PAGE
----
Blowing out the candles, your child makes a wish. The cake is passed around and disappears. Then the pile of presents is demolished piece by piece, each gift thrown aside in excitement for the next. It’s such a familiar scene that we may take for granted just how much consumption a child’s birthday party can entail.
Although gift-giving is a longstanding birthday tradition, there has been a recent trend toward “no-gift” parties— opting instead to collect donations for a charity of the birthday kid’s choice.
Be good and be happy!
Parents that request “no gifts please” or “presence not presents” on invitations are often asked “are you sure?” and “why?” Parents are worried that the child may be disappointed or that their parents forced them to have such an unconventional party. They may be recalling with a shiver a fuzzy green mountain-dweller who hated presents altogether.
The New York Times published an article detailing how several no-gift parties have gone over and how the children felt about them. Among the benefits parents described were these:
- Less cost and work for the guests’ parents
- No “competition” between friends about who brings the bigger and better gift
- Increased focus on enjoying the party and the friends themselves
- Guests tend to bring more thoughtful home-made cards or banners for the party
- The birthday girl or boy doesn’t have to receive gifts she or he may not like (and politely accept them)
- Less household clutter
But “no gifts” doesn’t have to mean no gifts: a few meaningful and wanted presents from parents or close relatives don’t break the bank. It’s the party with 20 gift-bearing kids that becomes all about the stuff. Among the parcels will be things that the child has no need for or may not even like. Good intentions turn into wasted money, wasted space, and wasted resources.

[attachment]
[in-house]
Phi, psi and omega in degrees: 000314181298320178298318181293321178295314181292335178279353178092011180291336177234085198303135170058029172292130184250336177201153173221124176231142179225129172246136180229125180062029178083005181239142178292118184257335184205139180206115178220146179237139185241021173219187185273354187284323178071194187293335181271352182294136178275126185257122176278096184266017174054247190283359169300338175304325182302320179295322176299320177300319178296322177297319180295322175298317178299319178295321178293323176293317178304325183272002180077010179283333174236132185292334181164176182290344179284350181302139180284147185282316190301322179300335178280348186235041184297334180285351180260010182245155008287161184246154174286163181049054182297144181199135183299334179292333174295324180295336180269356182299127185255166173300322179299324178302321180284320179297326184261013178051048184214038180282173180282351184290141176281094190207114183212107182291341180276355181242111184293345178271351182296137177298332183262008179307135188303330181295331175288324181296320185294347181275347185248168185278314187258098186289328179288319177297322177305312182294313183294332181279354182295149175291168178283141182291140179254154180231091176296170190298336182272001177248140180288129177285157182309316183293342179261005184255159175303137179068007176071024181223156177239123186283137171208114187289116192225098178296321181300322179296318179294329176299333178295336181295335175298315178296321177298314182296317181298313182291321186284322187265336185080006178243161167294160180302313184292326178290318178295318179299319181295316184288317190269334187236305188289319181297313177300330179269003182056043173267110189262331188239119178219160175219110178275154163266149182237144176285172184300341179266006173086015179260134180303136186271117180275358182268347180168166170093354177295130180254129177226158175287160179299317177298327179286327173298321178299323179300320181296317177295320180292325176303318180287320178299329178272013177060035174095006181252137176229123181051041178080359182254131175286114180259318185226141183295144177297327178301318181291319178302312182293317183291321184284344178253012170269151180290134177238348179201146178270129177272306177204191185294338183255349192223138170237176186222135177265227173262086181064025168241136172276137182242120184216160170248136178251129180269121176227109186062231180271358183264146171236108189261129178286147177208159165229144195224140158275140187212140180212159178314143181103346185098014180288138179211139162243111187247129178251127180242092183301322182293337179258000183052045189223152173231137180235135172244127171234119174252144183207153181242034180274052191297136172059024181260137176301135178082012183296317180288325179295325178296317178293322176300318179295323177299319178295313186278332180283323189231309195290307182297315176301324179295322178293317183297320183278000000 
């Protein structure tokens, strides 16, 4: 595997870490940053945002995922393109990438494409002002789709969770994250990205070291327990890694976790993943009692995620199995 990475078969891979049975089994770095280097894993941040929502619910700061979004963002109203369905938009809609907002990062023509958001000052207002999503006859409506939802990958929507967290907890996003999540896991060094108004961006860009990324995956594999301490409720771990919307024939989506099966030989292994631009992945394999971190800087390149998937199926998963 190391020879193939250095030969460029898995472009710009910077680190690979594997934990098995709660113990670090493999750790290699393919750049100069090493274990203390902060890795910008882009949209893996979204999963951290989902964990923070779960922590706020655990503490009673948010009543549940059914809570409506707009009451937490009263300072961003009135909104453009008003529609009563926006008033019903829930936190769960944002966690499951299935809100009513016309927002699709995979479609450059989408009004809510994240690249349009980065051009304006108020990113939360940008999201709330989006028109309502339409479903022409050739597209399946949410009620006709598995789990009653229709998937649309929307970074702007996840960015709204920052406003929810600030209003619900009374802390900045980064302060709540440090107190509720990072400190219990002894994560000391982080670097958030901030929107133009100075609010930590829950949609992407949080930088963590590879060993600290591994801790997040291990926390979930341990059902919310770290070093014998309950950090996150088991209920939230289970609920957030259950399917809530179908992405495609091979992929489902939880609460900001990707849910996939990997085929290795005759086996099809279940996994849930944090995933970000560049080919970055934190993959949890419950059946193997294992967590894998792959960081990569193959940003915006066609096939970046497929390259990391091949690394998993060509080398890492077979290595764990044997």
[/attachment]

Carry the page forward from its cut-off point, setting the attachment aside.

A common argument for the traditional way of gift-giving is that young guests learn selflessness by choosing gifts for their friends that they may want themselves. With the no-gift party, too, the guests give something to whatever charity the party is supporting.
Giving Can be Fun
Foster your child’s interests by encouraging them to donate to a cause they are interested in. Do they love animals? The ocean? The rainforest? Maybe they’d like to help give toys to children whose parents can’t afford any. Celebrating your child’s life with giving teaches generosity and gives them a sense of importance and accomplishment.
The true meaning of giving
Make the annual celebration of your child’s life about their positive impact on the world and their bonds with family and friends, not about how much they can acquire from it.
Remember what the Grinch finally realized: it’s not the stuff that makes the celebration. That’s extra. What really matters is togetherness and the spirit of giving. So why not give to those in need?
More discussion of the no-gift party can be found at:
Laura Lamica is an intern at HV Parent magazine who loves birthdays.